Three months after the
First Battle of Bull Run, Major General George B. McClellan was building up the Army of the Potomac in preparation for an eventual advance into Virginia. On October 19, 1861, McClellan ordered Brigadier General
George A. McCall to march his division to
Dranesville, Virginia, twelve miles southeast of
Leesburg, in order to discover the purpose of recent Confederate troop movements which indicated that Colonel
Nathan "Shanks" Evans might have abandoned Leesburg. Evans had, in fact, left the town on October 16–17 but had done so on his own authority. When Confederate
P.G.T. Beauregard expressed his displeasure at this move, Evans returned. By the evening of October 19, he had taken up a defensive position on the Alexandria-to-Winchester Turnpike (modern-day
State Route 7) east of town.
McClellan came to Dranesville to consult with McCall that same evening and ordered McCall to return to his main camp at
Langley, Virginia, the following morning. However, McCall requested additional time to complete some mapping of the roads in the area and, as a result, did not actually leave for Langley until the morning of October 21, just as the fighting at Ball's Bluff was heating up.
On October 20, while McCall was completing his mapping, McClellan ordered Brigadier General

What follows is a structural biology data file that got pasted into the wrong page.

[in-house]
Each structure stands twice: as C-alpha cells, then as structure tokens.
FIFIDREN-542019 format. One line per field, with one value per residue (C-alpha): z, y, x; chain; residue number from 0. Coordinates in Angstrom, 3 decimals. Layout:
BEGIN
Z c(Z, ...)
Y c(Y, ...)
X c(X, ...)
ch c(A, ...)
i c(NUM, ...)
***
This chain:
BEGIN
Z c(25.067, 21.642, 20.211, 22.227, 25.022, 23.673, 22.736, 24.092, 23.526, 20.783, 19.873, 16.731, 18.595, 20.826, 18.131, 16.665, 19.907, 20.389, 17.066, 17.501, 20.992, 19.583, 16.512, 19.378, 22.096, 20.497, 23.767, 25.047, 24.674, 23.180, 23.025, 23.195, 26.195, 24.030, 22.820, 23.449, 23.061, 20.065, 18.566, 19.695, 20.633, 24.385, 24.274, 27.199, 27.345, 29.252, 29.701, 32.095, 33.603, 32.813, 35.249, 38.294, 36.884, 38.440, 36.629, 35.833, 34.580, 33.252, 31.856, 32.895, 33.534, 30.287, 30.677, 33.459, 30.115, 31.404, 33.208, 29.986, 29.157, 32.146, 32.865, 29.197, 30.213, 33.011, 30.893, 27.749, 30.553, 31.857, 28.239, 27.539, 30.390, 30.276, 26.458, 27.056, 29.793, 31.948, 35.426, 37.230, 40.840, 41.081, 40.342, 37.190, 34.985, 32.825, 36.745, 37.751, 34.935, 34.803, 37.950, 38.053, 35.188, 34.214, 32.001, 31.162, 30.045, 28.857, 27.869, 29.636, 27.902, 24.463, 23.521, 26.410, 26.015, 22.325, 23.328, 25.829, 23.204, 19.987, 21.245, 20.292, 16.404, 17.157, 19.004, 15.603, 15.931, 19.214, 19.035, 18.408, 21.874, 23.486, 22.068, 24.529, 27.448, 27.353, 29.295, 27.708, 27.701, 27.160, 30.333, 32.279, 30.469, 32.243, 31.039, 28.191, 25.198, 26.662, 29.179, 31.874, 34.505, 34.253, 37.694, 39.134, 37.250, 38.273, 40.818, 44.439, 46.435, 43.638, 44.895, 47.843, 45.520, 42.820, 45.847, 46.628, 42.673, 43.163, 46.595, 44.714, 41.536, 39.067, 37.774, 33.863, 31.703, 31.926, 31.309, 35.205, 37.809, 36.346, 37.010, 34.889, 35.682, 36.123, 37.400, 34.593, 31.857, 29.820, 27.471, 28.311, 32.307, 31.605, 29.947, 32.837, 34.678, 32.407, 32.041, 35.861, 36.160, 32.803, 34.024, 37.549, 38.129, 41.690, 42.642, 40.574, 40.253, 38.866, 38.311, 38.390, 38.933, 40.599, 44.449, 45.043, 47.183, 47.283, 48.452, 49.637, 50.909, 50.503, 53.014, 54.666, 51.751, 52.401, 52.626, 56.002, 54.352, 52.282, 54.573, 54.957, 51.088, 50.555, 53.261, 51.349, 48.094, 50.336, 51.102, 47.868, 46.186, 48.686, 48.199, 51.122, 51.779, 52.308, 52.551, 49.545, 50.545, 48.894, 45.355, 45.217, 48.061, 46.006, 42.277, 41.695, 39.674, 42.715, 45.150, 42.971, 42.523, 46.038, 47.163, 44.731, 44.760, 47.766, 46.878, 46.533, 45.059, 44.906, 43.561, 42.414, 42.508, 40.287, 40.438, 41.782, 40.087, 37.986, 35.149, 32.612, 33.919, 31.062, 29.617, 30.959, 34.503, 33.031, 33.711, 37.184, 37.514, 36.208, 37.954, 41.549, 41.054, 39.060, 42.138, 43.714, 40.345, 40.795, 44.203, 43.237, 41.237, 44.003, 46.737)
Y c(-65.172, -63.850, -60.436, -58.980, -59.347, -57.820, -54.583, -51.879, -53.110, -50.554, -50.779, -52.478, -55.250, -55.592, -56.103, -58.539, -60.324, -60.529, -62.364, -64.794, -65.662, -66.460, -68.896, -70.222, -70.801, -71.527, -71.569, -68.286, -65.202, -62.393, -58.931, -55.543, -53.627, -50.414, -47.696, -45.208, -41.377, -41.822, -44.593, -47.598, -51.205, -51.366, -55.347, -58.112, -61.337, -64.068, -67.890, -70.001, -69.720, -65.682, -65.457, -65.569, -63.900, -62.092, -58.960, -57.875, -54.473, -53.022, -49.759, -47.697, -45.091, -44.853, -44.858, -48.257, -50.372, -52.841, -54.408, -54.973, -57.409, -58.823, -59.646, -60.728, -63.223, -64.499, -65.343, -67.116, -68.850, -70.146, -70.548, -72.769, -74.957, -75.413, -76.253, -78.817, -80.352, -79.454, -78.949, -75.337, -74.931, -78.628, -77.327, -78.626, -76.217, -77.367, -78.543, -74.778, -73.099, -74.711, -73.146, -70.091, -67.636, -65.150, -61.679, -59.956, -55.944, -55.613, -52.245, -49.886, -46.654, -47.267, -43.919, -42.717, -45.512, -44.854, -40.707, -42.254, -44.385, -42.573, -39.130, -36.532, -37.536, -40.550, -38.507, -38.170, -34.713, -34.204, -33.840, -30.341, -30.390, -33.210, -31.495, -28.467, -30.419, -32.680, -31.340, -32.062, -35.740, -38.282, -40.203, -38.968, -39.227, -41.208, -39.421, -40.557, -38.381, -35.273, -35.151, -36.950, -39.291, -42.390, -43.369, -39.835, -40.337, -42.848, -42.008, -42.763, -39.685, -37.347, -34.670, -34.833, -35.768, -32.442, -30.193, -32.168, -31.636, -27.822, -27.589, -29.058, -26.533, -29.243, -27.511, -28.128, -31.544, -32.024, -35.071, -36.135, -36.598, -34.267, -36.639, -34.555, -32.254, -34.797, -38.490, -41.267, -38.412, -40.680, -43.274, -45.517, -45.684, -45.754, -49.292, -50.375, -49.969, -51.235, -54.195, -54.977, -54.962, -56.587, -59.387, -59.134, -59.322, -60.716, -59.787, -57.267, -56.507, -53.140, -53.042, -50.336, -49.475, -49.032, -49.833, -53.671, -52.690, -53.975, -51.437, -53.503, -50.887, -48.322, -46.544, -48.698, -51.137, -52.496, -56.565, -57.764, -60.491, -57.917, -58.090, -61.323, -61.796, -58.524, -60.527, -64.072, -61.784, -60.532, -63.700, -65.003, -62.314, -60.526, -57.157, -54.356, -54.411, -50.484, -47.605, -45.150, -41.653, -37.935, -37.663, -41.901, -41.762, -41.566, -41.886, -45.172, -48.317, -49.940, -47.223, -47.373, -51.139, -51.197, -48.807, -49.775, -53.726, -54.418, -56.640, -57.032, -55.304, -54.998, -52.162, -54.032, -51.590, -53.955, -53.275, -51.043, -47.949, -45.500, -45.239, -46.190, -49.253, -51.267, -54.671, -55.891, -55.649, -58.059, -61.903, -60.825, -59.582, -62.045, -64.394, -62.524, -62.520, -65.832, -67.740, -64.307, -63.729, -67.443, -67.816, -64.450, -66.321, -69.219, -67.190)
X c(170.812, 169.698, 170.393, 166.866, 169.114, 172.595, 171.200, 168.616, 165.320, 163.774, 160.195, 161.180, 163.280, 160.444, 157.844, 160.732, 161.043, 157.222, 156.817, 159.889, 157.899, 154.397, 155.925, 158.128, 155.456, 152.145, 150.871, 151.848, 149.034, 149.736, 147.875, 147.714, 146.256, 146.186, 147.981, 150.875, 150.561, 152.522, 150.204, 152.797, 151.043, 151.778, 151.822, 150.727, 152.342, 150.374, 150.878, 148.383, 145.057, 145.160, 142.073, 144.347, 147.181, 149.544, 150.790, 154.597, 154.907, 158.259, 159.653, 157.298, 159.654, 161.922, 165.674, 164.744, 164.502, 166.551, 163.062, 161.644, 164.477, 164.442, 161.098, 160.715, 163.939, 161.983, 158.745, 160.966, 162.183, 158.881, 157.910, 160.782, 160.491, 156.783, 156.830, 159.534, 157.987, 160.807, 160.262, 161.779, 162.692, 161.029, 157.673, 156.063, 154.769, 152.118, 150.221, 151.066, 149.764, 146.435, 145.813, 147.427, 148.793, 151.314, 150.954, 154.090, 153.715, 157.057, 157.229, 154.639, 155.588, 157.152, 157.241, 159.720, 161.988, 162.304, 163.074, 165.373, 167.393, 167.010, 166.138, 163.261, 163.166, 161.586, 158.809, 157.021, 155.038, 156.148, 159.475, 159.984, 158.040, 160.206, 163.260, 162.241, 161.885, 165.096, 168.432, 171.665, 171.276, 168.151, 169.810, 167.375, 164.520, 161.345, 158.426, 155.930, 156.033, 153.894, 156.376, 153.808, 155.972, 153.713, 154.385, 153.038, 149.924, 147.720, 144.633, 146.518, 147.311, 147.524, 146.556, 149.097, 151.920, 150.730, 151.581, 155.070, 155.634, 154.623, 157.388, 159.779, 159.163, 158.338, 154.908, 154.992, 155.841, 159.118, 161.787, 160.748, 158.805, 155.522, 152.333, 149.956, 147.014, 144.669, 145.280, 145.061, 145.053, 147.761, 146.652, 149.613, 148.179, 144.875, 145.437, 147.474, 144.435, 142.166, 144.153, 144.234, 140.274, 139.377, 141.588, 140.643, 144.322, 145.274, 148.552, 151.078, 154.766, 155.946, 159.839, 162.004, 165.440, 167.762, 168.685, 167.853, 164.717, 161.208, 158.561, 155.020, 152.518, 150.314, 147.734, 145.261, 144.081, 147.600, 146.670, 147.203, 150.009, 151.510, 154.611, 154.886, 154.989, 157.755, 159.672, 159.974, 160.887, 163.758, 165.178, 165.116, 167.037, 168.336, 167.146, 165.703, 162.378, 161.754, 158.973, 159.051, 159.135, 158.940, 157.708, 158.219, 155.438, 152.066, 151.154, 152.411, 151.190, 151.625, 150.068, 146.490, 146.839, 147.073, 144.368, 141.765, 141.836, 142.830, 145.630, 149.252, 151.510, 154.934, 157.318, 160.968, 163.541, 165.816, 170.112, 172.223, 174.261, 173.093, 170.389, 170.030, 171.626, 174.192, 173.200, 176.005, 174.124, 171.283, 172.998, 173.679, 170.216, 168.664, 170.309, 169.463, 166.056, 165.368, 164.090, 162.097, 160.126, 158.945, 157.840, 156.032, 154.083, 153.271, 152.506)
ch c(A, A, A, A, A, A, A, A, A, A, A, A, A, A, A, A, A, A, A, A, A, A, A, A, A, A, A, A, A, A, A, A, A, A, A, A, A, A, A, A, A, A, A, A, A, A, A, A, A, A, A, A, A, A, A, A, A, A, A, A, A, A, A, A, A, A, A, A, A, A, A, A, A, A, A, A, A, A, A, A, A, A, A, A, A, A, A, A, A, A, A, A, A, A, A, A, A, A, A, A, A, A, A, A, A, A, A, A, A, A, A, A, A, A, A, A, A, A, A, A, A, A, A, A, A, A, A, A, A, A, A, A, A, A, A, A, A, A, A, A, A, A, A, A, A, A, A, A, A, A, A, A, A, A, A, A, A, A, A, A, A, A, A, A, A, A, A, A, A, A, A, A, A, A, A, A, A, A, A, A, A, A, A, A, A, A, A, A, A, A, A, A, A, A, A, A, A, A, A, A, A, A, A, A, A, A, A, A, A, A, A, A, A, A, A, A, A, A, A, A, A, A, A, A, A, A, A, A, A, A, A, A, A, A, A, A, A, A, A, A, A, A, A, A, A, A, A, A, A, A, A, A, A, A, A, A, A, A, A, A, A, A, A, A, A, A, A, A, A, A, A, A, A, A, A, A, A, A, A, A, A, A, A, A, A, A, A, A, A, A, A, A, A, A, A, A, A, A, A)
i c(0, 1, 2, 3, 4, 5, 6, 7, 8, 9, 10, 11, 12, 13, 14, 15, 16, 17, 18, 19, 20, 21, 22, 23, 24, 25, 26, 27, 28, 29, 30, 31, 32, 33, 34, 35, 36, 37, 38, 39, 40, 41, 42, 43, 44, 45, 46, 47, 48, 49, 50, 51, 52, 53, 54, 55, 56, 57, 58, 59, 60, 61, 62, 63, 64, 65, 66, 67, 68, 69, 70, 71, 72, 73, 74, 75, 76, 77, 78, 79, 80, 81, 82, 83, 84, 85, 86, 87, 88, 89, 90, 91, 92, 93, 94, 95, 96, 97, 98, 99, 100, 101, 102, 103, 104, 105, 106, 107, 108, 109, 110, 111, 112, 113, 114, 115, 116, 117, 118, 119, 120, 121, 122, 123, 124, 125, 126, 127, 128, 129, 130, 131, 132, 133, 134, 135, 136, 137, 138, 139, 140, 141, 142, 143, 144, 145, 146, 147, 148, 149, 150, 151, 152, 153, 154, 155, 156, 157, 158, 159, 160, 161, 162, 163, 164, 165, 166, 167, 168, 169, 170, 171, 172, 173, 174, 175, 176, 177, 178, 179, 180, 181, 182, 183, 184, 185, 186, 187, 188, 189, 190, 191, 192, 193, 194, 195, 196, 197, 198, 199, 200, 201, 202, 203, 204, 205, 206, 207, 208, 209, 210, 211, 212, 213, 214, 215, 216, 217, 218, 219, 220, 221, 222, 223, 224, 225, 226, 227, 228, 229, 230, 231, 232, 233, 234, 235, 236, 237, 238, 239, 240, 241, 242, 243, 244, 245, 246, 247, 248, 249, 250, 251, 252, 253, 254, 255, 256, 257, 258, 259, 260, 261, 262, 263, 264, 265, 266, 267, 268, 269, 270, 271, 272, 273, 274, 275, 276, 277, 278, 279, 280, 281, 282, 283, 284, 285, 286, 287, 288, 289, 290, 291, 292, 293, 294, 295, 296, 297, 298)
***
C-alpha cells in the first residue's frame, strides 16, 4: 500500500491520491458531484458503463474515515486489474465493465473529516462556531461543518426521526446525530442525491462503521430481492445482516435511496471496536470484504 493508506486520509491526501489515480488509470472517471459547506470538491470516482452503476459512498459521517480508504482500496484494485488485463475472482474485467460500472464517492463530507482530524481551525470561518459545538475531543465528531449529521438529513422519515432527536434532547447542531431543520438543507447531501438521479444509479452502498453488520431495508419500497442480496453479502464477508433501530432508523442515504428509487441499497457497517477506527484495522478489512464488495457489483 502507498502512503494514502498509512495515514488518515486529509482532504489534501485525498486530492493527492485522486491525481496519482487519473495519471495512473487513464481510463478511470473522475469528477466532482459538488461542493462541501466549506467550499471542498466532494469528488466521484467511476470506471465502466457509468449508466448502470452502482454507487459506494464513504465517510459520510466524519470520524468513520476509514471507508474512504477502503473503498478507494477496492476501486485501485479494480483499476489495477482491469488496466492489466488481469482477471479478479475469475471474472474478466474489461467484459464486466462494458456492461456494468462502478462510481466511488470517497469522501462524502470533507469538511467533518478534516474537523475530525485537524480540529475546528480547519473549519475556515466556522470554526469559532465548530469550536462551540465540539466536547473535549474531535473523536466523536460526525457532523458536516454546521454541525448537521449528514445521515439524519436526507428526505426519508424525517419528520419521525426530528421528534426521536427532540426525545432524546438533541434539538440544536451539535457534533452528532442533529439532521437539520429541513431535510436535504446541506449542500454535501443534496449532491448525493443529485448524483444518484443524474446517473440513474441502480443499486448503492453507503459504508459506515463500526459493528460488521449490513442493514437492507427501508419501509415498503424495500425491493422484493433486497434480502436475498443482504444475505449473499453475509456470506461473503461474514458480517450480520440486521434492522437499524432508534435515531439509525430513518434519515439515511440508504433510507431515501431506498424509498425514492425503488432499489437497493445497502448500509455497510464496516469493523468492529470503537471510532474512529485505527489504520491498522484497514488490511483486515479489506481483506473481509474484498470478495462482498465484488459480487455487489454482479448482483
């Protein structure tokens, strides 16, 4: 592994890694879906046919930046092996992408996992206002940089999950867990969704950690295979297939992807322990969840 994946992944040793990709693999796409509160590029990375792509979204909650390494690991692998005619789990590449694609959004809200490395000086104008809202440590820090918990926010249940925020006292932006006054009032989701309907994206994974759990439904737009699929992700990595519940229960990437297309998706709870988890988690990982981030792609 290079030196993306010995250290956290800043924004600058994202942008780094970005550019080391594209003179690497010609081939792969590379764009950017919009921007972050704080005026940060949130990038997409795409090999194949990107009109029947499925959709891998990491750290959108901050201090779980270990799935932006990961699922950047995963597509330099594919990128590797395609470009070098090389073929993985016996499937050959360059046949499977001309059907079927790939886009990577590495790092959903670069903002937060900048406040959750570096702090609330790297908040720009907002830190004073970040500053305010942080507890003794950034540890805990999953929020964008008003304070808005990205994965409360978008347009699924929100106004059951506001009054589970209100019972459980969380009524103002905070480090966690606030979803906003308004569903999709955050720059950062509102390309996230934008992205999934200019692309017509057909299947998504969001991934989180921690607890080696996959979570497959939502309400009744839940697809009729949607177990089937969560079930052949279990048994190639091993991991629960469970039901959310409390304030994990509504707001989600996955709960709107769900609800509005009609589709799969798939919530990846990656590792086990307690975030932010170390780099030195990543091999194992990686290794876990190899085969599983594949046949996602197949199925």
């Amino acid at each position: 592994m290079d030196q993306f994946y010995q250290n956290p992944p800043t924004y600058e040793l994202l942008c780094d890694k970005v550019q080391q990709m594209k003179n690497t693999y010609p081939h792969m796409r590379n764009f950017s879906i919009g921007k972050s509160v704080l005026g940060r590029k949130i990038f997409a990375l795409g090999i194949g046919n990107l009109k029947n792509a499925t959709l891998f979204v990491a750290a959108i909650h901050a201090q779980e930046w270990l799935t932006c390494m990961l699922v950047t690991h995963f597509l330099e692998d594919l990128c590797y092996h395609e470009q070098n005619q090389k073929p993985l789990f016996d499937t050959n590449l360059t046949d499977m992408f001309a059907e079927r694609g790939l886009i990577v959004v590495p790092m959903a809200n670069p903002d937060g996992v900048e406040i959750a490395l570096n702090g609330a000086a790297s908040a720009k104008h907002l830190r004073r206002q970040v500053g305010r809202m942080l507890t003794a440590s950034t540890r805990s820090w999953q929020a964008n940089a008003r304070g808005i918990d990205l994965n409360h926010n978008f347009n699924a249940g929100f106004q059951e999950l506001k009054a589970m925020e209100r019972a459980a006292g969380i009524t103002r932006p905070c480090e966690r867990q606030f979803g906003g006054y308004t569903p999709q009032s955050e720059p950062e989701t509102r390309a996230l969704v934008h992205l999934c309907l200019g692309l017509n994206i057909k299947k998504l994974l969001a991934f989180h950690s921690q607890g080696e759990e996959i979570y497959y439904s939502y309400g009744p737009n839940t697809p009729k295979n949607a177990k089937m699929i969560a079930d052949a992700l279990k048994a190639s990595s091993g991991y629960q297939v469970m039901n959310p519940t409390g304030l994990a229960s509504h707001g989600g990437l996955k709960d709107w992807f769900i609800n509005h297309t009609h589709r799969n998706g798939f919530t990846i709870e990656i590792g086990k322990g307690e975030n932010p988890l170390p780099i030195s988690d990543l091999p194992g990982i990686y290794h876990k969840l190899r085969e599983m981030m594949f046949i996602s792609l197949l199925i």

Charles Pomeroy Stone to conduct what he called "a slight demonstration" in order to see how the Confederates might react. Stone moved troops to the river at Edwards Ferry, positioned other forces along the river, had his artillery fire into suspected Confederate positions, and briefly crossed about a hundred men of the
1st Minnesota to the Virginia shore just before dusk. Having gotten no reaction from Colonel Evans with all of this activity, Stone recalled his troops to their camps and the "slight demonstration" came to an end.
Stone then ordered Colonel
Charles Devens of the 15th
Massachusetts Infantry, stationed on
Harrison's Island, facing Ball's Bluff, to send a patrol across the river at that point to gather what information it could about enemy deployments. Devens sent Captain Chase Philbrick and approximately 20 men to carry out Stone's order. Advancing in the dark nearly a mile inland from the bluff, the inexperienced Philbrick mistook a row of trees for the tents of a Confederate camp and, without verifying what he saw, returned and reported the existence of a camp. Stone immediately ordered Devens to cross some 300 men and, as soon as it was light enough to see, attack the camp and, per his orders, "return to your present position."
This was the genesis of the Battle of Ball's Bluff. Contrary to the long-held traditional interpretation, it did not come from a plan by either McClellan or Stone to take Leesburg. The initial crossing of troops was a small reconnaissance. That was followed by what was intended to be a raiding party.
 To make matters worse, Stone was not advised that McCall and his division had been ordered back to Washington.